Australia’s most inspiring indigenous experiences

Australia’s most inspiring indigenous experiences

Bush tucker, rock art, multi-day walks and more.

Words by Ute Junker

Photos Shaana McNaught for Tourism Northern Territory

First published in Law Society Journal

It’s never been easier to immerse yourself in indigenous culture. Travel almost anywhere in the country and you will find First Nations people offering activities and experiences that introduce you to the local culture. Whether you want to discover ancient sites, meet contemporary artists or try some bush tucker, these experiences are real eye-openers. By Ute Junker

Walk Tasmania’s indigenous trails

Where: Bay of Fires, Tasmania

With its eucalypt and grass tree forests, its granite outcrops and its pristine beaches, the Bay of Fires is just made for hiking – and the area’s most memorable walk also takes you deep into Tasmania’s indigenous history. The three-night, four-day wukalina Walk is guided by members of the local Palawa people, who share plenty of stories and cultural insights along the way. There’s nothing hardcore about this walk: daily hikes range from 5km to 17km, dinners include scallops grilled in their shells over the fire, and guests sleep in timber huts under cosy duvets. Guests also get to try their hands at a range of activities including making clap sticks and reed basket making.

Feast on bush tucker

Where: Margaret River, WA

There are no restaurant bookings required to enjoy one of Margaret River’s most memorable meals. Simply join Josh Whiteland of Koomal Dreaming for a gourmet barbecue lunch and enjoy a smorgasbord of seasonal indigenous flavours, anything from salt bush to emu plum. The barbecue is available on a number of Whiteland’s tours which explore the region through the eyes of the indigenous Wadandi and Bibbulman people. Visit one of the area’s dramatic limestone caves, home to a powerful spirit, or go foraging and fishing in Meelup Regional Park before cooking up the catch for lunch.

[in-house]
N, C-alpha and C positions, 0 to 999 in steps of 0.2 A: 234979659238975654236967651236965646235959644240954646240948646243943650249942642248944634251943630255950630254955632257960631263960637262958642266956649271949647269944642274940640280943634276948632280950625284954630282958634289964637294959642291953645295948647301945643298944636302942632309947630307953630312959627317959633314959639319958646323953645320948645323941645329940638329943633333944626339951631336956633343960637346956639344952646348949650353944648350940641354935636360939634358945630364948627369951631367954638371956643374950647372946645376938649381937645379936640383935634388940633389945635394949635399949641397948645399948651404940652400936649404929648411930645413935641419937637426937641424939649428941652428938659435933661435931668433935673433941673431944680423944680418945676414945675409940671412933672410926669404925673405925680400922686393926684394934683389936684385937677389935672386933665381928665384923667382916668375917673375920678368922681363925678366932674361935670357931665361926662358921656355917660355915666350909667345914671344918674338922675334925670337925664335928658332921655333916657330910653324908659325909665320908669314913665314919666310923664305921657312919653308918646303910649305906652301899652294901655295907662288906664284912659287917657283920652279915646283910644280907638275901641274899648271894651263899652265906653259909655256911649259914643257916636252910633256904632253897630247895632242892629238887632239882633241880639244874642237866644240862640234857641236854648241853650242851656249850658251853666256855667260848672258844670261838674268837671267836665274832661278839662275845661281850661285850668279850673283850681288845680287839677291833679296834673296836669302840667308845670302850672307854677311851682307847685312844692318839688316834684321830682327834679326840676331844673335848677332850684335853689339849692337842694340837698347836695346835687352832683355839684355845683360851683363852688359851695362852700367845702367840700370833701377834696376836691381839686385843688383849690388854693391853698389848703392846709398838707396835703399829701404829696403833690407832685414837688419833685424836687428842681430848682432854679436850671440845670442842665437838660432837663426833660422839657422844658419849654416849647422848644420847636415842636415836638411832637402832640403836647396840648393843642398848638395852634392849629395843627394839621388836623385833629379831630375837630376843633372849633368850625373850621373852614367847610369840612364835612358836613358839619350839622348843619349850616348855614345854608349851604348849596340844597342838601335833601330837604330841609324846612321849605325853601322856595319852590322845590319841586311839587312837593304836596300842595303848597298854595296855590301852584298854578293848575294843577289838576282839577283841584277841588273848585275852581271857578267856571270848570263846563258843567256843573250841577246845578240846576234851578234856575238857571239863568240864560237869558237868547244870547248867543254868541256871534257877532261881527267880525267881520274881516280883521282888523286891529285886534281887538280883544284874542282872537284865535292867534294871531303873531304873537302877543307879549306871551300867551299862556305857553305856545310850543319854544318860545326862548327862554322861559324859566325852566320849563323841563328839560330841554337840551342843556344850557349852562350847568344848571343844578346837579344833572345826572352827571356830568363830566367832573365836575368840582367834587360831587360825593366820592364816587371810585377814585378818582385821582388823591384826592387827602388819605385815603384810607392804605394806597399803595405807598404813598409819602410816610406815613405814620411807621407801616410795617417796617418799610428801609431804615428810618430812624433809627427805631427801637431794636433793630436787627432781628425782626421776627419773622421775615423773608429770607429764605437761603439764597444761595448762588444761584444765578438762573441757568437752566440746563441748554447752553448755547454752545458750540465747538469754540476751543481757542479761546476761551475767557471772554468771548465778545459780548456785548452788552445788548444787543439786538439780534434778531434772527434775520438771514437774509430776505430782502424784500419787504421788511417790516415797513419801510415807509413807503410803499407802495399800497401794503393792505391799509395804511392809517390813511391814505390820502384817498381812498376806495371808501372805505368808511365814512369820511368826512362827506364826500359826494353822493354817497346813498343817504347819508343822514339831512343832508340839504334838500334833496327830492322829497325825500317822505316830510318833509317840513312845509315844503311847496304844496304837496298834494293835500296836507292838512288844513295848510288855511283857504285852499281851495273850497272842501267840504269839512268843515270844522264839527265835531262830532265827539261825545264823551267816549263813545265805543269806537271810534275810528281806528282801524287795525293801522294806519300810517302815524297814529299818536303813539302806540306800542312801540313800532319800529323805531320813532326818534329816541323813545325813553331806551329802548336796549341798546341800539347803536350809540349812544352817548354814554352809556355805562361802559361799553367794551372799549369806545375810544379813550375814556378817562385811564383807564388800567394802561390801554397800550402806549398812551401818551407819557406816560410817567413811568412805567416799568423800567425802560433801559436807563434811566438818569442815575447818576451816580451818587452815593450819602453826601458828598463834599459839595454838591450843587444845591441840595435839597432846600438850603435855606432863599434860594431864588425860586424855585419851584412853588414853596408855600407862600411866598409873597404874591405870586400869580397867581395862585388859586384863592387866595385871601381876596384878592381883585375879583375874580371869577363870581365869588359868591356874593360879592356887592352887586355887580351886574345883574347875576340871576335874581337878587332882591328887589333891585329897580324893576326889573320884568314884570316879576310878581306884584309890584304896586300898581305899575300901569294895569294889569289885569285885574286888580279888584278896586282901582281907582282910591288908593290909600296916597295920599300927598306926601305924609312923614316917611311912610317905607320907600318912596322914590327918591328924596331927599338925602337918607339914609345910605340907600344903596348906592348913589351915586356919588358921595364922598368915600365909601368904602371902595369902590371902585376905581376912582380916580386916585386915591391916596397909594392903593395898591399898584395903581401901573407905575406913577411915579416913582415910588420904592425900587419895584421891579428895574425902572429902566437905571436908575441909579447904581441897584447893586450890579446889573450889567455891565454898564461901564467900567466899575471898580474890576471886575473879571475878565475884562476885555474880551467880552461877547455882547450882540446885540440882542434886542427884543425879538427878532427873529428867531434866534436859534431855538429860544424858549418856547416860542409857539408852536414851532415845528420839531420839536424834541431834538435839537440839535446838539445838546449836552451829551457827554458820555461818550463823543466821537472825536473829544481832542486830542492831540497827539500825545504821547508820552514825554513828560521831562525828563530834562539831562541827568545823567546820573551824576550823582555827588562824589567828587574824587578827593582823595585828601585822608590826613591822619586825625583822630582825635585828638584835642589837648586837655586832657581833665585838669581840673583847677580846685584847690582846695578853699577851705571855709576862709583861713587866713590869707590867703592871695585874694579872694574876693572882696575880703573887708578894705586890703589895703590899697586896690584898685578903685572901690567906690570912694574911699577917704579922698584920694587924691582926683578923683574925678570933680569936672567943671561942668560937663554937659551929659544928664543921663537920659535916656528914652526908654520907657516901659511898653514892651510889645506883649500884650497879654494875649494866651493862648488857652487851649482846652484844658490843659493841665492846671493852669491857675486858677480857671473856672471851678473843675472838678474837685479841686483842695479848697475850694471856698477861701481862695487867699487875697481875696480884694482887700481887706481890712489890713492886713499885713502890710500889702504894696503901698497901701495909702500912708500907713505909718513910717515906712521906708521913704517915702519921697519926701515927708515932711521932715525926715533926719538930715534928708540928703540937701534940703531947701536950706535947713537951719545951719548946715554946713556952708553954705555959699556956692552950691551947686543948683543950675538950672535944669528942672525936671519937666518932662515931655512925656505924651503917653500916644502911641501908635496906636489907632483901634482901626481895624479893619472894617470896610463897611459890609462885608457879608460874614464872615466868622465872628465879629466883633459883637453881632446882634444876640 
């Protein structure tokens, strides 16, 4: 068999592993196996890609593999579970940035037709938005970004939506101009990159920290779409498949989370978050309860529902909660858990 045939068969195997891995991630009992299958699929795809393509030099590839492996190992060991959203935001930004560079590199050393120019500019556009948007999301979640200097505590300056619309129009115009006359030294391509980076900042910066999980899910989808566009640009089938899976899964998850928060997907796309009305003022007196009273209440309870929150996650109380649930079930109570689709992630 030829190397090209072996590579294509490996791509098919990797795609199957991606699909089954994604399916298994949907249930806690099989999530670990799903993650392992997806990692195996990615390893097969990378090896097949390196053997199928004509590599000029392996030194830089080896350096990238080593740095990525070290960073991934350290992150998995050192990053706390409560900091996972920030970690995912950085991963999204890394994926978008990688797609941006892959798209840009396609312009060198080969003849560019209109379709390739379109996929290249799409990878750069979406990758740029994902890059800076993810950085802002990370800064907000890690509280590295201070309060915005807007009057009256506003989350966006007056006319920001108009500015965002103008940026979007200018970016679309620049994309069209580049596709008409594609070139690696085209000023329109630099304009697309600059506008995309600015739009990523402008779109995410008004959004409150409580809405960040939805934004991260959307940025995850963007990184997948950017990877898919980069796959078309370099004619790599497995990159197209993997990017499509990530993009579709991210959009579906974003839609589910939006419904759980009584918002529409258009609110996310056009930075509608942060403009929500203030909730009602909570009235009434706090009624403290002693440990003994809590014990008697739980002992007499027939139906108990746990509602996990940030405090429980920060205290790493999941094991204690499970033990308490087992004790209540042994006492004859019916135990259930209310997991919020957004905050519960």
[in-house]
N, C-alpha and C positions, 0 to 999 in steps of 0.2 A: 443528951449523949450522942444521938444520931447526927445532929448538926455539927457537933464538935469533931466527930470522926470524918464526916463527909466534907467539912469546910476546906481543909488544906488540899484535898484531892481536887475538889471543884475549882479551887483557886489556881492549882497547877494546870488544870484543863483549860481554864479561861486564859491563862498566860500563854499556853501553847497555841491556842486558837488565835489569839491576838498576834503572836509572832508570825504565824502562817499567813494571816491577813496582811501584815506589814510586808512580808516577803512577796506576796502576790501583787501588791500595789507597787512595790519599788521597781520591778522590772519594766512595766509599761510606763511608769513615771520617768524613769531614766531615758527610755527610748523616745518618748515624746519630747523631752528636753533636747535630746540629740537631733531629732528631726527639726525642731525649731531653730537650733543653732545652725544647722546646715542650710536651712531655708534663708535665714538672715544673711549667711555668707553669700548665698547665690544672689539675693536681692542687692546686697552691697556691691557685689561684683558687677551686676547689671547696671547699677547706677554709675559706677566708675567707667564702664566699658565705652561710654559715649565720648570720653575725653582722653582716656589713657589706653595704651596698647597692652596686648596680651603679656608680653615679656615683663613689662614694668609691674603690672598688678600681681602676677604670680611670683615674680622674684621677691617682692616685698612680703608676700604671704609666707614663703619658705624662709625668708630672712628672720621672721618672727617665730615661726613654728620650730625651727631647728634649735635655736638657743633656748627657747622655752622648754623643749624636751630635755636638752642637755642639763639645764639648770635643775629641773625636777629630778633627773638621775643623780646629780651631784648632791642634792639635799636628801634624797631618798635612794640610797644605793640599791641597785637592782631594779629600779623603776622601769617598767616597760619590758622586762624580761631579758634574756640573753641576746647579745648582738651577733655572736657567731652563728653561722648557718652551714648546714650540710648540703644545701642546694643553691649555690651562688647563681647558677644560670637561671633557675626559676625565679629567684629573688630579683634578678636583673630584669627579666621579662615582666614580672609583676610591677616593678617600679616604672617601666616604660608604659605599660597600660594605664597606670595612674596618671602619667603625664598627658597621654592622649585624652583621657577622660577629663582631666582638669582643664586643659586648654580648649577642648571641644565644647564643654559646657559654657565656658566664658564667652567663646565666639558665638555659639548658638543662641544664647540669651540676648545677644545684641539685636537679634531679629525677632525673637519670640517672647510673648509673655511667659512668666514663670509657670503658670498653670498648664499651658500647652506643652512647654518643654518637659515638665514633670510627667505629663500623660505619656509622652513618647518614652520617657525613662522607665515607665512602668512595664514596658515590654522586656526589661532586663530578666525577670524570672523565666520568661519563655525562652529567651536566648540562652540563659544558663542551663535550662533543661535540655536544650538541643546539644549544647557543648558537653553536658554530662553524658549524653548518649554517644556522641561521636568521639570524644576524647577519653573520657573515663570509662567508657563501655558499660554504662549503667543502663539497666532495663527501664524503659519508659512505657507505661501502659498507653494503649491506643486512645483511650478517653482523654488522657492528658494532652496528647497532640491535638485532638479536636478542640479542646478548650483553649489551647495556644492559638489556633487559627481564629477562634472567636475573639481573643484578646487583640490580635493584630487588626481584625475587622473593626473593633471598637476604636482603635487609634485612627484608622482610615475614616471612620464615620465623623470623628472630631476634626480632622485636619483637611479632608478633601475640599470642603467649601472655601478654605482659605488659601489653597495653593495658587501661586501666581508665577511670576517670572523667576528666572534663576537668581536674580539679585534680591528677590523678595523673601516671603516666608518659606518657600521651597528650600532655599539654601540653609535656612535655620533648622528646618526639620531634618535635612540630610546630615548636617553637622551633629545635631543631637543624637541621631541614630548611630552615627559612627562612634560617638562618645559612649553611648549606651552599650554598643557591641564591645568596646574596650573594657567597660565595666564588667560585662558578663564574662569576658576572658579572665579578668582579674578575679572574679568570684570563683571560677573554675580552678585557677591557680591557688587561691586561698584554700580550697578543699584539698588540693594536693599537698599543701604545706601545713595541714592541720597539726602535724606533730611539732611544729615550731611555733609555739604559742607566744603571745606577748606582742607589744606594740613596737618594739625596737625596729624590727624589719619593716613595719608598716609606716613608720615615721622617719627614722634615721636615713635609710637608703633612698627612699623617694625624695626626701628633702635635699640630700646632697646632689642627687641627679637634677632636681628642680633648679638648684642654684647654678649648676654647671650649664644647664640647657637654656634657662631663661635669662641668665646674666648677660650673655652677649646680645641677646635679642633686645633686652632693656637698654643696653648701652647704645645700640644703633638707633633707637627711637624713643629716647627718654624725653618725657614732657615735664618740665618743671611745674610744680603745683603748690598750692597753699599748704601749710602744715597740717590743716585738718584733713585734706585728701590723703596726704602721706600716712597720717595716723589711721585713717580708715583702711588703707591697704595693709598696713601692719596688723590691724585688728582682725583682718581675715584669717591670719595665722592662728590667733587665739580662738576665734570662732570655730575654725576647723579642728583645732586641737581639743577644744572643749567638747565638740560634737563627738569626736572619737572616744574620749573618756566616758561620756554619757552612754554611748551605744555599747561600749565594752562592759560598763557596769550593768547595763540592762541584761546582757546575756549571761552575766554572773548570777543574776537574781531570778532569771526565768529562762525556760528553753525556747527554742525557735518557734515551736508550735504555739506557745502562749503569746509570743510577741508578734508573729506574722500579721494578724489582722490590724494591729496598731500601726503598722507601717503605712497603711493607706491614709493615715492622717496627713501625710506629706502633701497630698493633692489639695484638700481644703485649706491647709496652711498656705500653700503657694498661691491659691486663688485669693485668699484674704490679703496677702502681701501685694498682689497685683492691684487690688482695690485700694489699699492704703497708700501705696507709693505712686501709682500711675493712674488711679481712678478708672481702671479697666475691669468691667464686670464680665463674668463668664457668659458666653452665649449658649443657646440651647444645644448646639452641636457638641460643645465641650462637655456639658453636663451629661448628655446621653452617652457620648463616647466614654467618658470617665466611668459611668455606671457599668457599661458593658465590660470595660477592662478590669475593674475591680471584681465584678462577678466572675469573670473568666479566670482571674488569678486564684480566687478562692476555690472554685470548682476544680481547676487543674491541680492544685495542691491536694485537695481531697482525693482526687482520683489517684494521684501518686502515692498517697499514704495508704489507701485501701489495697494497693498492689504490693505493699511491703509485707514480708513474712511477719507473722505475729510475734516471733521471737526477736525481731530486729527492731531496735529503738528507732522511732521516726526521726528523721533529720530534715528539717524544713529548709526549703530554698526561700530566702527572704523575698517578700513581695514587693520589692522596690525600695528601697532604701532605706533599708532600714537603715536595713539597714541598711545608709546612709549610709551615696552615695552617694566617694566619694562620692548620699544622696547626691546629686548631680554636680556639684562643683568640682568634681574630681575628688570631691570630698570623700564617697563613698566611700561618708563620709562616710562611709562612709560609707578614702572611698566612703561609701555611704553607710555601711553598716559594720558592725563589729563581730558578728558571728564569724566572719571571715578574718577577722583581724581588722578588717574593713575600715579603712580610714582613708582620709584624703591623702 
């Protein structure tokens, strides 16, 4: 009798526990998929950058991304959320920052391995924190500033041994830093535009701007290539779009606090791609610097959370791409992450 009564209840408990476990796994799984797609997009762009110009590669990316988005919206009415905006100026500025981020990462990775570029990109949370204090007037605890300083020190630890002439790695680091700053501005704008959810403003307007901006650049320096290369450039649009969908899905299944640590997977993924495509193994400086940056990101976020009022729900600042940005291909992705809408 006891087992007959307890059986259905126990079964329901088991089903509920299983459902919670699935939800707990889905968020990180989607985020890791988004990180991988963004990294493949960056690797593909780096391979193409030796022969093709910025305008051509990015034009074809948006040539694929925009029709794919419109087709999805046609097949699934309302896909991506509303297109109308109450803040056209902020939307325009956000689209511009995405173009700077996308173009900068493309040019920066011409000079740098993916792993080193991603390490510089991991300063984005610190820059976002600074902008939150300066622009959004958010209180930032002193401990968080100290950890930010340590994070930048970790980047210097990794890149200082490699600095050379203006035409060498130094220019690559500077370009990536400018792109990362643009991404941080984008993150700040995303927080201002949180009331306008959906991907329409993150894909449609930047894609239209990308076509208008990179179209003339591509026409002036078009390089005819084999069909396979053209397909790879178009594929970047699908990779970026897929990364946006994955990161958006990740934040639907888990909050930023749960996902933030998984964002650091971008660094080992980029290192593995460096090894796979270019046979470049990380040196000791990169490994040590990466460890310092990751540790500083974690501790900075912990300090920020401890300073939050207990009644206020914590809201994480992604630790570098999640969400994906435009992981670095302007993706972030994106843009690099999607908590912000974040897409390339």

Visit Australia’s art island

Where: Melville Island, Northern Territory

A ferry ride from Darwin takes you to Bathurst Island, part of the Tiwi archipelago and a place where art is found everywhere. On the walls, in the shops, on the backs of passersby, distinctive Tiwi motifs are captured in colourful murals and printed on even brighter scarves. Tiwi islanders excel at turning anything into art, from pandanus that is woven into baskets to ironwood trees that are carved into burial poles. AAT Kings offers a day trip that includes the opportunity to meet local artists as well as to see a totem dance.

Hear campfire tales under a starry sky

Where: Flinders Ranges, SA

The Flinders Ranges is more than just one of Australia’s most spectacular landscapes: it is also the terrain in which the tales of the Muda (Dreaming) of the Adnyamathanha people are inscribed.  At Iga Warta, guests can experience those tales firsthand through guided walks, through visits to ochre pits and painting sites and, perhaps most memorably, around the campfire. As the aroma of damper drifts from the fire, hear the songs and stories of this resilient people – or stretch out the experience with an overnight camping trip.

Gaze on a hidden rock art gallery

Where: Laura, Queensland

Nestled under the towering sandstone escarpments that surround the outbacktown of Laura is a series of rock art galleries listed by UNESCO as among the top 10 rock art sites in the world. Along with ancestor spirits and hunting scenes, the rock art depicts the entire lore of the traditional owners, the Kuku Yalanji. As well as visiting many of these galleries, Johnny Murison’s Jarramali Rock Art Tours introduce you to some of the area’s other memorable experiences, including bathing in natural clifftop pools.

Plunge into the saltwater life

Where: Cape Leveque, WA

Set back from one of the Kimberley’s magnificent beaches, Kooljaman is a wilderness camp run by the local Bardi Jawi people. A number of elders lead immersive tours that take you deep into traditional culture and ways of life. Bolo Angus leads a Lullumb Coastal Walk that introduces you to the mangroves, mudflats and creeks that form part of the Bardi Jawi land. As well as sharing tales of how this land was created, Bolo will teach you some essential survival skills: how to find fresh water, how to build a shelter and how to survive in the bush.

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